I edited me ReadMe. I added my information in the gemspec. I included nokogiri inside my Gemfile. I deleted gemspec from inside my Gemfile. It was good. Wait, what was that? I delete what from the where in the who has it what’s it! While trying to get my bin configured and my Gemfile, Rackfile and gemspec correct, I made a lot of mistakes. First one that I recall was deleting gemspec from my Gemfile. Second one was not requiring the nokogiri gem inside my gemspec. Every other mistake resulted from not knowing how to get my gem to run imdb_movies from the bin file. I looked through different guides on how to build and publish gems. I looked at Avi’s repository for Daily Deals on Github and tried to match what he did. I published my failed gem 3 times and tried testing it on my other laptop before I found my mistakes.
I was trying to make my gem work simply from typing ‘imdb_movies’ from the command line, but I couldn’t configure my gem in a way where it directed to the right file in my bin directory. I kept making changes to the required path at the top of the gemspec and the executeables. After making my mistakes, Vincent linked me to this very helpful guide and I eventually fixed my errors. I learned a very valuable lesson that day. The defaults in a lot of gems are set that way for your own good. Only change what you really need to. It is designed to be idiot proof and get you up and running with 4 line changes.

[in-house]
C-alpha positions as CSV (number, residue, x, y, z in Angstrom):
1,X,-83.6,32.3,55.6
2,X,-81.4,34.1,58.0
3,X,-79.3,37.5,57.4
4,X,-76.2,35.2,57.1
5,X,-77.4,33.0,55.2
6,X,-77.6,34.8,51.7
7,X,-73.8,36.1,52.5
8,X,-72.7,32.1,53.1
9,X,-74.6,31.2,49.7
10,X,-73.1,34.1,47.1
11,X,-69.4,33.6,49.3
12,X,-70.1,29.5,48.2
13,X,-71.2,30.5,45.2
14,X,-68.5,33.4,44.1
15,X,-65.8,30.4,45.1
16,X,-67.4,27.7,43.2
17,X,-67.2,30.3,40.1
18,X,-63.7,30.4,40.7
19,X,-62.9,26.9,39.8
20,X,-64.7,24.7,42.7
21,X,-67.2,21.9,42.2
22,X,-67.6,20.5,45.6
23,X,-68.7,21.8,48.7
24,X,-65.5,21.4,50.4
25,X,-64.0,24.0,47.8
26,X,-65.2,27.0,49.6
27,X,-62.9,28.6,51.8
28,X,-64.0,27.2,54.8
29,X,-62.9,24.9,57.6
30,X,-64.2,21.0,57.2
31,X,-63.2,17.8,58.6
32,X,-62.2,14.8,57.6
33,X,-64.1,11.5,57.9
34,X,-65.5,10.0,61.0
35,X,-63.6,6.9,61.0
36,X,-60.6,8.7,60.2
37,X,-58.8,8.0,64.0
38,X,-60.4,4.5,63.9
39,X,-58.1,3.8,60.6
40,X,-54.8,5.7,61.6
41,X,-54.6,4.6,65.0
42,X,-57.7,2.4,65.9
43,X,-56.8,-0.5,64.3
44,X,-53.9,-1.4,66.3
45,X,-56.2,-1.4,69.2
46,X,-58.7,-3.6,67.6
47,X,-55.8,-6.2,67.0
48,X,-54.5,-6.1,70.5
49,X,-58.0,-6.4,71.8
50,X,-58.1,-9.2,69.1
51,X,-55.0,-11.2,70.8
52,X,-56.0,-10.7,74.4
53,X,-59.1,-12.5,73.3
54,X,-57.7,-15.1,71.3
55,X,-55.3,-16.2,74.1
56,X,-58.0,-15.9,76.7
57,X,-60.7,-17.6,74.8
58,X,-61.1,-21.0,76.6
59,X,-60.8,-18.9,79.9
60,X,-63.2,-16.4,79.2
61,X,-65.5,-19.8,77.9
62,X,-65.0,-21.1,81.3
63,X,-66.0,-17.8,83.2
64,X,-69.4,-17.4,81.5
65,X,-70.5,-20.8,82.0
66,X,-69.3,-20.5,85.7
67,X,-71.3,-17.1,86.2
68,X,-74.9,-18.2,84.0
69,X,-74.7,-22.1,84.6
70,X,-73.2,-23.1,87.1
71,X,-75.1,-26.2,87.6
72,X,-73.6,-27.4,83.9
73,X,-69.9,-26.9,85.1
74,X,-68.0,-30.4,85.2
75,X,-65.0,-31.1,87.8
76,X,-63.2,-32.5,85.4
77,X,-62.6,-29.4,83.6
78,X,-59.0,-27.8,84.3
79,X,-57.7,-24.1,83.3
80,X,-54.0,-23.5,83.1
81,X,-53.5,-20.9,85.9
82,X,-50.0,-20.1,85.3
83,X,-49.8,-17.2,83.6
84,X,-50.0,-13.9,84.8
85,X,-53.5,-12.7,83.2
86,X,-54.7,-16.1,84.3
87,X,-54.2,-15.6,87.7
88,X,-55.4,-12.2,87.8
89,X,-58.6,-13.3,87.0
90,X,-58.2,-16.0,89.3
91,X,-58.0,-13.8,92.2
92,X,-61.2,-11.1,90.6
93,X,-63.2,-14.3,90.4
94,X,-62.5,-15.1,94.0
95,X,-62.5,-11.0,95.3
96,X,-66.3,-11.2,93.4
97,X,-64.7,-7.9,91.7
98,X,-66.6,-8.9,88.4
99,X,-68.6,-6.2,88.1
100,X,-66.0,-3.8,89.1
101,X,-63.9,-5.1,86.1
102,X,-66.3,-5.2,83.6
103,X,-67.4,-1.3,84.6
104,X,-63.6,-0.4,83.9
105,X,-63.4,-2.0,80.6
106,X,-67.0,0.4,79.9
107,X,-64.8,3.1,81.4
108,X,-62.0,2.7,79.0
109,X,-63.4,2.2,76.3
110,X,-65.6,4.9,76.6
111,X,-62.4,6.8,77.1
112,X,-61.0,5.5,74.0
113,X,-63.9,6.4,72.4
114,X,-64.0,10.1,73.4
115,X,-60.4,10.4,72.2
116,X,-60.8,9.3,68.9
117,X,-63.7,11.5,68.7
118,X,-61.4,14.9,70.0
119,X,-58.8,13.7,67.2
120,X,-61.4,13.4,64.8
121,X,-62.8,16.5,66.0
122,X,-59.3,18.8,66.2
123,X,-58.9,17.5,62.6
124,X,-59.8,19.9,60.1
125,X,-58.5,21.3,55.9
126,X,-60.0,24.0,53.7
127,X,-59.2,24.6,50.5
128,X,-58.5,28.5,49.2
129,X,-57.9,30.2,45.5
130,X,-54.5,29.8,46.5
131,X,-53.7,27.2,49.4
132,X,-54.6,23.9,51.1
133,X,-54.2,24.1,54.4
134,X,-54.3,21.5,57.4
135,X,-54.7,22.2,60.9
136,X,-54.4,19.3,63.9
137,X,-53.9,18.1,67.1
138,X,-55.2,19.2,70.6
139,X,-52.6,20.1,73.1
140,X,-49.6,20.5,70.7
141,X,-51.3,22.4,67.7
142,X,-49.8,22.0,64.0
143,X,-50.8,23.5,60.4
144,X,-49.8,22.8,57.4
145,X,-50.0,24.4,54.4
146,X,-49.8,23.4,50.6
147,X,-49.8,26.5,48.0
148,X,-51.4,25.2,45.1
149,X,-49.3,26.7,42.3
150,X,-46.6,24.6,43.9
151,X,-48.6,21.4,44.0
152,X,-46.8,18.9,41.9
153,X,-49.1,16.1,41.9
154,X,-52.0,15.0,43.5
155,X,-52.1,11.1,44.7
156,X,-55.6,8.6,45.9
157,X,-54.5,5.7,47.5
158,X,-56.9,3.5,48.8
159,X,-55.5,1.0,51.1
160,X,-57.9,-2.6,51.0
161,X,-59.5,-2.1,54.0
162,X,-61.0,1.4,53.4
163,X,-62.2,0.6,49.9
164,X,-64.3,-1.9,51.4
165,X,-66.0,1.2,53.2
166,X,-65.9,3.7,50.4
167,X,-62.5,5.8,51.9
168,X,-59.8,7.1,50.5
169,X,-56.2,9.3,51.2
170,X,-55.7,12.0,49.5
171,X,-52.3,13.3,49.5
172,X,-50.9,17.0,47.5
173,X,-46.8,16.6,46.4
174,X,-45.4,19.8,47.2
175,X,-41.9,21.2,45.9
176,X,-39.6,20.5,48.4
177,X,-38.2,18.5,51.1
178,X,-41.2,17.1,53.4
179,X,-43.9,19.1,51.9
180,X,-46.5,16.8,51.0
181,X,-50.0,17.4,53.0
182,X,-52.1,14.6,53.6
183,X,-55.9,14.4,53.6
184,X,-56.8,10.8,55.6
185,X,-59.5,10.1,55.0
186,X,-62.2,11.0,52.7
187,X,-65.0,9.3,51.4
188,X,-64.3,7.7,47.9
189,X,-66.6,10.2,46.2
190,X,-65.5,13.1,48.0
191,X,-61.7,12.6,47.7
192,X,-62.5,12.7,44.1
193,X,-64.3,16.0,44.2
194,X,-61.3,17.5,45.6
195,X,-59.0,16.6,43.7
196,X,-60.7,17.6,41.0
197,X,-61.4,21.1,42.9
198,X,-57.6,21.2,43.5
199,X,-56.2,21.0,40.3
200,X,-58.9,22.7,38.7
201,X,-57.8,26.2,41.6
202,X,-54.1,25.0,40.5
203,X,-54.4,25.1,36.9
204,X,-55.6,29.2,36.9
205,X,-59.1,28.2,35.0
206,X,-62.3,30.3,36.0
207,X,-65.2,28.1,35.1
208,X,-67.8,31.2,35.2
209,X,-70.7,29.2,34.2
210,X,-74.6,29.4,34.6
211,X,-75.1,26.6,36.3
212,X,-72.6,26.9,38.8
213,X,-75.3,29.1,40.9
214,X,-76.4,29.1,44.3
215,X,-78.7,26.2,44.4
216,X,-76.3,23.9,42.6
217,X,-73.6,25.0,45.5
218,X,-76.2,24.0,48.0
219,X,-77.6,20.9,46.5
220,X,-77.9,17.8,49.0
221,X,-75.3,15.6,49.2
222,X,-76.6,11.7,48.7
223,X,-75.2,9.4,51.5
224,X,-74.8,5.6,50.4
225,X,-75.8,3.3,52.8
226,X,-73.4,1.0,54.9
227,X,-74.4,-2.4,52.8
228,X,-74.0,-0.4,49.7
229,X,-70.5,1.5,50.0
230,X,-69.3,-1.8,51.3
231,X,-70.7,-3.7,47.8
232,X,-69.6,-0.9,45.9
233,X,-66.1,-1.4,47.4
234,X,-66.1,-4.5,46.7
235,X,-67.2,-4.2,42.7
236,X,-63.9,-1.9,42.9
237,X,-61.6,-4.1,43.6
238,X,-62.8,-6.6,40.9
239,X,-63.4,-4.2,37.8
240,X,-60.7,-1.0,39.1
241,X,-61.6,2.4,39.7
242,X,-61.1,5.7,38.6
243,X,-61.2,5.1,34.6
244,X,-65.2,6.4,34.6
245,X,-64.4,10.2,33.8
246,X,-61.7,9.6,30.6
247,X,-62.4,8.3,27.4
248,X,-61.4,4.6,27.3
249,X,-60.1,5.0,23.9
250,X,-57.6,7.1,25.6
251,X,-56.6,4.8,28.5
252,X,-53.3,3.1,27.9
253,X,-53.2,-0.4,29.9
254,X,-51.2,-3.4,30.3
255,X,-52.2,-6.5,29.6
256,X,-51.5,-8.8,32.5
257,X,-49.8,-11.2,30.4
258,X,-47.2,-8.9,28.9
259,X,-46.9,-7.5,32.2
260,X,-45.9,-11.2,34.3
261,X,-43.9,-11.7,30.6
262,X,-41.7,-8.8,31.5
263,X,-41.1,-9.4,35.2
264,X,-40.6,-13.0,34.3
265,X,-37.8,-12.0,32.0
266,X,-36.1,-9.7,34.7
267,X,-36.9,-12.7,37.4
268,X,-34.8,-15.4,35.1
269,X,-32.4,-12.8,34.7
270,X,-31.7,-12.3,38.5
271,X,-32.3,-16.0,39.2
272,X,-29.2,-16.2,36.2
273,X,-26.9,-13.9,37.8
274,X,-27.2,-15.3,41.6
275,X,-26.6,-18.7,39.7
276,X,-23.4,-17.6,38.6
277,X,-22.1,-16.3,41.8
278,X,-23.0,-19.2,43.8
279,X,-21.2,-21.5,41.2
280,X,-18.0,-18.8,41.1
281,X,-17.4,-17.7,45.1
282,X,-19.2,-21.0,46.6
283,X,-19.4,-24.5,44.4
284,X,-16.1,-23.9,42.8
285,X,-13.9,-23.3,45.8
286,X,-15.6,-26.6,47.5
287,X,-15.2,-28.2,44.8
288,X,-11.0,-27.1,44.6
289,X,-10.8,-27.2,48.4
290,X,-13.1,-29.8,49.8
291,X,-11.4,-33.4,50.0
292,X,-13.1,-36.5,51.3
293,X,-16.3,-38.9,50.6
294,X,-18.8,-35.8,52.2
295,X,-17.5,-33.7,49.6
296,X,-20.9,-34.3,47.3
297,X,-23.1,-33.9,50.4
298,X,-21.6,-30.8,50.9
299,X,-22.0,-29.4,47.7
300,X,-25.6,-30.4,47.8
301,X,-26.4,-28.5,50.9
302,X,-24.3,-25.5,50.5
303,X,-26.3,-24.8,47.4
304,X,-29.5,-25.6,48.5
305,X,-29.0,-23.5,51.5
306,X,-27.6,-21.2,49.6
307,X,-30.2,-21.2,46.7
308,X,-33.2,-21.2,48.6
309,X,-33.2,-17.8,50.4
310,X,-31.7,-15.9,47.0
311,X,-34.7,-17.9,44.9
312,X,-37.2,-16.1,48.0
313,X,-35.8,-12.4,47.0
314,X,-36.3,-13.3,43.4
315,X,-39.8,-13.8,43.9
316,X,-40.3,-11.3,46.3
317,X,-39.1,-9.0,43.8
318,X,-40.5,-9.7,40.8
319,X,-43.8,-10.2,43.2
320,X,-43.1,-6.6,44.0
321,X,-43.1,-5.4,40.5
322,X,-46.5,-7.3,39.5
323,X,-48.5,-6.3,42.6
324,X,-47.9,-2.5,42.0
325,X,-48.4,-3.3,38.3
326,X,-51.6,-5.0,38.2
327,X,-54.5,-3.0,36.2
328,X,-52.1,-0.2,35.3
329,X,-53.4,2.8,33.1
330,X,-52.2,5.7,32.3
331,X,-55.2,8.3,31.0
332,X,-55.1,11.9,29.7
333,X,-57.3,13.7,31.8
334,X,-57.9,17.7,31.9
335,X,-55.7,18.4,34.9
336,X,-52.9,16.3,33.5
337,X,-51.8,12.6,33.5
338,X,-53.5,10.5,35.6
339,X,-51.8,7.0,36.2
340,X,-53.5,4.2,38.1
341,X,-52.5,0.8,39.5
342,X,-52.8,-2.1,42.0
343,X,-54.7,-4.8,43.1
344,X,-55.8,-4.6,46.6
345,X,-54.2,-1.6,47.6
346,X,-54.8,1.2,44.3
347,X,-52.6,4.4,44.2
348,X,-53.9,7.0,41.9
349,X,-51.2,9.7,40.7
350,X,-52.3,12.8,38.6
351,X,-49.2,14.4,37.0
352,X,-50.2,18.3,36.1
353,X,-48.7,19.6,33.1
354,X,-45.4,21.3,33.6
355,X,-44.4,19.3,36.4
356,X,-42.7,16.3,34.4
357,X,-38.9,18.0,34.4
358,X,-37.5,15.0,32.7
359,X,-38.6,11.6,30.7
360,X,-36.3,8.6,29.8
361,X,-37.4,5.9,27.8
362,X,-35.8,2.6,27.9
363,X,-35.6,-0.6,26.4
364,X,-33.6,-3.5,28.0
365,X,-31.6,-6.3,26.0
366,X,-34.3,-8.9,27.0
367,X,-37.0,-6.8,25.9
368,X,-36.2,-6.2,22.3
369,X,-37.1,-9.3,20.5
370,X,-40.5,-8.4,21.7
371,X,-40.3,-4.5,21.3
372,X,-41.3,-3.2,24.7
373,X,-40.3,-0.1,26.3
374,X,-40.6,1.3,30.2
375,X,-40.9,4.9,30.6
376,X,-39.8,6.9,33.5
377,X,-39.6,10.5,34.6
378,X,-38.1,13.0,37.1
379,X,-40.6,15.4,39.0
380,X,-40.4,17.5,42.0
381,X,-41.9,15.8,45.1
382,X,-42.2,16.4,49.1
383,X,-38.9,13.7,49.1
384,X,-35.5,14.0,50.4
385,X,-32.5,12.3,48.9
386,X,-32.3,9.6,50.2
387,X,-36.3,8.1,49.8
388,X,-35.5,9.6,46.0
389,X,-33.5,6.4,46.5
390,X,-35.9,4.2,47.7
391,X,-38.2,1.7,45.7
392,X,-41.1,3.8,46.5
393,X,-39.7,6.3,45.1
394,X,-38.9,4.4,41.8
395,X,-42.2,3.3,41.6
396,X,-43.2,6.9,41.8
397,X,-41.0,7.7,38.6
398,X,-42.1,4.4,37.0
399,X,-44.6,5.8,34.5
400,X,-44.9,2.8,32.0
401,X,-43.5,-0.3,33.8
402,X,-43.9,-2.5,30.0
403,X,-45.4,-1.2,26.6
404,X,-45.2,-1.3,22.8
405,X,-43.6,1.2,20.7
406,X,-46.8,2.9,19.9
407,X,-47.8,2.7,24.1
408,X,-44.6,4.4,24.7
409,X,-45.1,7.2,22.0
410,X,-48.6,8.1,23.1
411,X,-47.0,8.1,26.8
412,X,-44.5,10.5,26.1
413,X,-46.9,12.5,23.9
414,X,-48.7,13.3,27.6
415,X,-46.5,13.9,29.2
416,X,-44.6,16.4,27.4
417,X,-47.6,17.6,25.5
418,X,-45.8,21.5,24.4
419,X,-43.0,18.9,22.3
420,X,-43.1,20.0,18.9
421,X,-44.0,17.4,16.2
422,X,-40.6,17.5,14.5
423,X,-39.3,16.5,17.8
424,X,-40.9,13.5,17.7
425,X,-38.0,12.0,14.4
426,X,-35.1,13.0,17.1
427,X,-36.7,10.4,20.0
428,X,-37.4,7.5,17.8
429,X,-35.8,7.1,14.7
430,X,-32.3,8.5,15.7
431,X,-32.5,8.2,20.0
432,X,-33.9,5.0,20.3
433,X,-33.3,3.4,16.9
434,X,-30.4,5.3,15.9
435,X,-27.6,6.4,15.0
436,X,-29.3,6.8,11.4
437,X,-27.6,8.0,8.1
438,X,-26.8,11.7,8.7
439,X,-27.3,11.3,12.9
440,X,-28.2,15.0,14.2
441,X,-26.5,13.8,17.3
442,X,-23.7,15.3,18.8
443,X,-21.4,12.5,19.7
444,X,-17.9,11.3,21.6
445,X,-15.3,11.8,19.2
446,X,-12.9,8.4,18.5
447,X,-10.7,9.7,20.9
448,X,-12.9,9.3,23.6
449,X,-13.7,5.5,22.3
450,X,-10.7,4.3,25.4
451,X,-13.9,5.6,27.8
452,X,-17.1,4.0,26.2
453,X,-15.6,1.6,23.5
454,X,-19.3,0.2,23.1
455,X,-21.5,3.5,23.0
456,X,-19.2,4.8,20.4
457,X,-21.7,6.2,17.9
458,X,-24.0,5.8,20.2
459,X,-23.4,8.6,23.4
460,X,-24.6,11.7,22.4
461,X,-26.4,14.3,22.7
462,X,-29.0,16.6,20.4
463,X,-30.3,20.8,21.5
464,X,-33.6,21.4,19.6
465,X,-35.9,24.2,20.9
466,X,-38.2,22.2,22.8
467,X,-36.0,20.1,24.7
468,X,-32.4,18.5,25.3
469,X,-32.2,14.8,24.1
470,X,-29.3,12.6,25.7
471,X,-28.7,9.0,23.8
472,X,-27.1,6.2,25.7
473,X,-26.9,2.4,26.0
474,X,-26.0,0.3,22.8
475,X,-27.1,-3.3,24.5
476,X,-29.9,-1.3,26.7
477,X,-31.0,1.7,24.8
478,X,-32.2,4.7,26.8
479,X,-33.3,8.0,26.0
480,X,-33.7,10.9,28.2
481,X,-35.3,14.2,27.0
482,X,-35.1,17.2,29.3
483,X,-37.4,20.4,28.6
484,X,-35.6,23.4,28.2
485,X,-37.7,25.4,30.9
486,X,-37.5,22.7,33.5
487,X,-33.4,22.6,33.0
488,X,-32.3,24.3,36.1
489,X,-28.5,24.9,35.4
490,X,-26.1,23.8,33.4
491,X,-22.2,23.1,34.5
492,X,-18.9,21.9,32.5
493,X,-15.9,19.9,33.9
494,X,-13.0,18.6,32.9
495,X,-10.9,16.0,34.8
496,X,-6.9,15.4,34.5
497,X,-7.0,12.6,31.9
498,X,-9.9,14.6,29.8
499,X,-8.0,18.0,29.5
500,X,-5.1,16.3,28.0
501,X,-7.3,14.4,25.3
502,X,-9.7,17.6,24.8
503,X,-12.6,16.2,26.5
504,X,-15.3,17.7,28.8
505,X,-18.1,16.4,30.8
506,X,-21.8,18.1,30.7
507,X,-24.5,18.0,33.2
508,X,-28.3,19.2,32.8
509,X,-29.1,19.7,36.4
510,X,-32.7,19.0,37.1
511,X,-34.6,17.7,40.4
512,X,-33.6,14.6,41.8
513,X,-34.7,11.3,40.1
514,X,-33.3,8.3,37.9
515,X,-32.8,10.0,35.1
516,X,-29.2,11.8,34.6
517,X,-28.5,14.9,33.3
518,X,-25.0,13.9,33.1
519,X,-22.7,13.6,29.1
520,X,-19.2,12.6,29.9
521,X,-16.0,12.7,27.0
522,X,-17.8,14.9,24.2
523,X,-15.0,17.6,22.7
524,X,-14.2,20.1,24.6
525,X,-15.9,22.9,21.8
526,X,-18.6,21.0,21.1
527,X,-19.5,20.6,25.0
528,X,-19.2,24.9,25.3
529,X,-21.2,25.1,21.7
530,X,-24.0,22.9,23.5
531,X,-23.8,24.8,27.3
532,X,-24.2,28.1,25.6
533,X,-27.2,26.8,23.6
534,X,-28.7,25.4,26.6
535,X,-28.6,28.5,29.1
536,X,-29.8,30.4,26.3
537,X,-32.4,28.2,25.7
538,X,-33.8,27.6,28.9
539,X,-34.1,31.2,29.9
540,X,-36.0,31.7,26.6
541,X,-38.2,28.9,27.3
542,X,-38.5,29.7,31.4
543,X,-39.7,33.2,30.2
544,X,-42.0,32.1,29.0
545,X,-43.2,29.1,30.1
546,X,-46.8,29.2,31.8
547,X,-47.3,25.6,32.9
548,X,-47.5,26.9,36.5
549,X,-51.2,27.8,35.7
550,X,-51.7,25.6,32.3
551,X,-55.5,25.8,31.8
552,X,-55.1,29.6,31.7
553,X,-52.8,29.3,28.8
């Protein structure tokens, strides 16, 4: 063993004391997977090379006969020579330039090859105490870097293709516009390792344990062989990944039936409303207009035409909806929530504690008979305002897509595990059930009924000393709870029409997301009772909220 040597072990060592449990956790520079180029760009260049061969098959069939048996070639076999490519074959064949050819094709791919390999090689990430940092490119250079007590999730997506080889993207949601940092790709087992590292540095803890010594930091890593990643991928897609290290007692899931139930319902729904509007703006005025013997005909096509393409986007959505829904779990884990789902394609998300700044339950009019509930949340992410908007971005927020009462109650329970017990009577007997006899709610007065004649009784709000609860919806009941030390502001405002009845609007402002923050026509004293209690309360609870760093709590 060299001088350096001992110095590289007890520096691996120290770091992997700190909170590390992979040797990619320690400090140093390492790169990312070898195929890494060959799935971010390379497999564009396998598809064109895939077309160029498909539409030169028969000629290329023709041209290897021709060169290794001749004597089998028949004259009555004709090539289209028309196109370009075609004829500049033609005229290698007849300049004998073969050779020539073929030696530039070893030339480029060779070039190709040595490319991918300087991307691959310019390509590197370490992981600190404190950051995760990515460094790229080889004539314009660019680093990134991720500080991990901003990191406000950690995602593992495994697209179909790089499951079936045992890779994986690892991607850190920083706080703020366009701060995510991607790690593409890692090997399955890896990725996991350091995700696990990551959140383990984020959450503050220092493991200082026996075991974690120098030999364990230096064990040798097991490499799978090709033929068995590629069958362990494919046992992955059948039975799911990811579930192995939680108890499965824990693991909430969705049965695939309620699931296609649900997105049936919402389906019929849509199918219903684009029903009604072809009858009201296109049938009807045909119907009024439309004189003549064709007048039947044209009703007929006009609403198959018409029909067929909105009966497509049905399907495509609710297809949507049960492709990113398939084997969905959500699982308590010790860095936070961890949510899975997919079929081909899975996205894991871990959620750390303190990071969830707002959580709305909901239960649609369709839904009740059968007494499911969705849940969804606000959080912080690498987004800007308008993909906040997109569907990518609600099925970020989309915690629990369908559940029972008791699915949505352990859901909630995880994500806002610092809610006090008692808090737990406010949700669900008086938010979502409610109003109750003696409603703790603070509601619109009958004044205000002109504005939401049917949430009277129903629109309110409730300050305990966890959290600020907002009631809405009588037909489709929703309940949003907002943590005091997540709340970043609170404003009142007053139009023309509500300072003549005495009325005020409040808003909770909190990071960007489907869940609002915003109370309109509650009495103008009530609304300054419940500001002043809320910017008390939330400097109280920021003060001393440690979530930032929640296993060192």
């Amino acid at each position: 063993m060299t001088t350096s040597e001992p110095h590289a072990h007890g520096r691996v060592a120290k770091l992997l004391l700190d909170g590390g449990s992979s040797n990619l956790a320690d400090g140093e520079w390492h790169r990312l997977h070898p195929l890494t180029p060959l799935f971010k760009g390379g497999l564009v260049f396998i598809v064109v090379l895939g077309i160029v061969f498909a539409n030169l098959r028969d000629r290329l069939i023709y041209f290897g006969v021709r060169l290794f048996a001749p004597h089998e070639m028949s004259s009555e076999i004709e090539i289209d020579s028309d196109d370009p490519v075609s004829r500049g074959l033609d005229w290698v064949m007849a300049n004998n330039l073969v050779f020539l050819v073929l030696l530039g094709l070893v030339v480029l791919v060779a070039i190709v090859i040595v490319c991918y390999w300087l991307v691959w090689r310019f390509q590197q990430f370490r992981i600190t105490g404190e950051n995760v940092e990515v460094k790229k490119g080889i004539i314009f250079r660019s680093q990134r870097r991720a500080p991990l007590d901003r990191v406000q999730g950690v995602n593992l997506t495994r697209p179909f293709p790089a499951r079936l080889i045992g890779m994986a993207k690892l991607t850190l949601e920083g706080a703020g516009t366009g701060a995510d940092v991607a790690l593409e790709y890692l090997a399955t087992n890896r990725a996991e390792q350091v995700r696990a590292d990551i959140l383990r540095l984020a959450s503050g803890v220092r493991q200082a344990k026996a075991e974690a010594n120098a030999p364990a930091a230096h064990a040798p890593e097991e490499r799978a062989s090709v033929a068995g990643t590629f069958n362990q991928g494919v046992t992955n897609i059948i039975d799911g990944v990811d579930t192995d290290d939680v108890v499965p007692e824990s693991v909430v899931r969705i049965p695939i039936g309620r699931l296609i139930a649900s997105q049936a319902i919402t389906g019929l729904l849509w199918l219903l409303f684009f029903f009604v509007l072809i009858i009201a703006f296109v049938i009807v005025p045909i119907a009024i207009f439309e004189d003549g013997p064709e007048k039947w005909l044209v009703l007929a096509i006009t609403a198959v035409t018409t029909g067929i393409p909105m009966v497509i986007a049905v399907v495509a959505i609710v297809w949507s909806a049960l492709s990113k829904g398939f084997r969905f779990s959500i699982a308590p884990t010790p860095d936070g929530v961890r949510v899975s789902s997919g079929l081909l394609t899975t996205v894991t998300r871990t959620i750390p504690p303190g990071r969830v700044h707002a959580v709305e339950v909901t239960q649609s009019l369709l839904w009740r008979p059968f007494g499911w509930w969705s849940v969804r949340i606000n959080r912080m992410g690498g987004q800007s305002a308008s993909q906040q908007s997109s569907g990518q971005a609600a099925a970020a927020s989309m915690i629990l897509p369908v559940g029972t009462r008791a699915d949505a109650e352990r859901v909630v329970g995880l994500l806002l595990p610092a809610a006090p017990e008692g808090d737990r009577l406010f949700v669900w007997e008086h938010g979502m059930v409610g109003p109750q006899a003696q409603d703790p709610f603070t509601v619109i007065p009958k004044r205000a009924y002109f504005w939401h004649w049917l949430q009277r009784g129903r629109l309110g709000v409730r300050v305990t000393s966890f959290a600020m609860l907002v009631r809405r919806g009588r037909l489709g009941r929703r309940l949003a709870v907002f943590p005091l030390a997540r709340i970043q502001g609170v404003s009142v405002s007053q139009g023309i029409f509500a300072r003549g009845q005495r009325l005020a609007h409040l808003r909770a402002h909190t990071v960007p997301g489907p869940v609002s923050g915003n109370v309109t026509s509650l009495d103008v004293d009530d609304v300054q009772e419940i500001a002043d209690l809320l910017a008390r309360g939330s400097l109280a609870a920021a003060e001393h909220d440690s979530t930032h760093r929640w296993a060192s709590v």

At the end of the project, I had a good laugh when it finally worked. I think a good 35 people downloaded my faulty code before I published a functional version (although I think 15 of those were me). Three days of work and 4 publications later and I have my first Ruby gem open to the public. It was a fun experience. I managed to make an app had a use that people can download and it was very gratifying. I can now get back to a semi-normal schedule since I skipped on meals and sleep during that time. That is all and for anyone reading this, feel free to download the app. Download it with ‘gem install imdb_movies’ and check it out. I hope you like it and feel free to provide any feedback on Github or you can email me at firstname.lastname@example.org.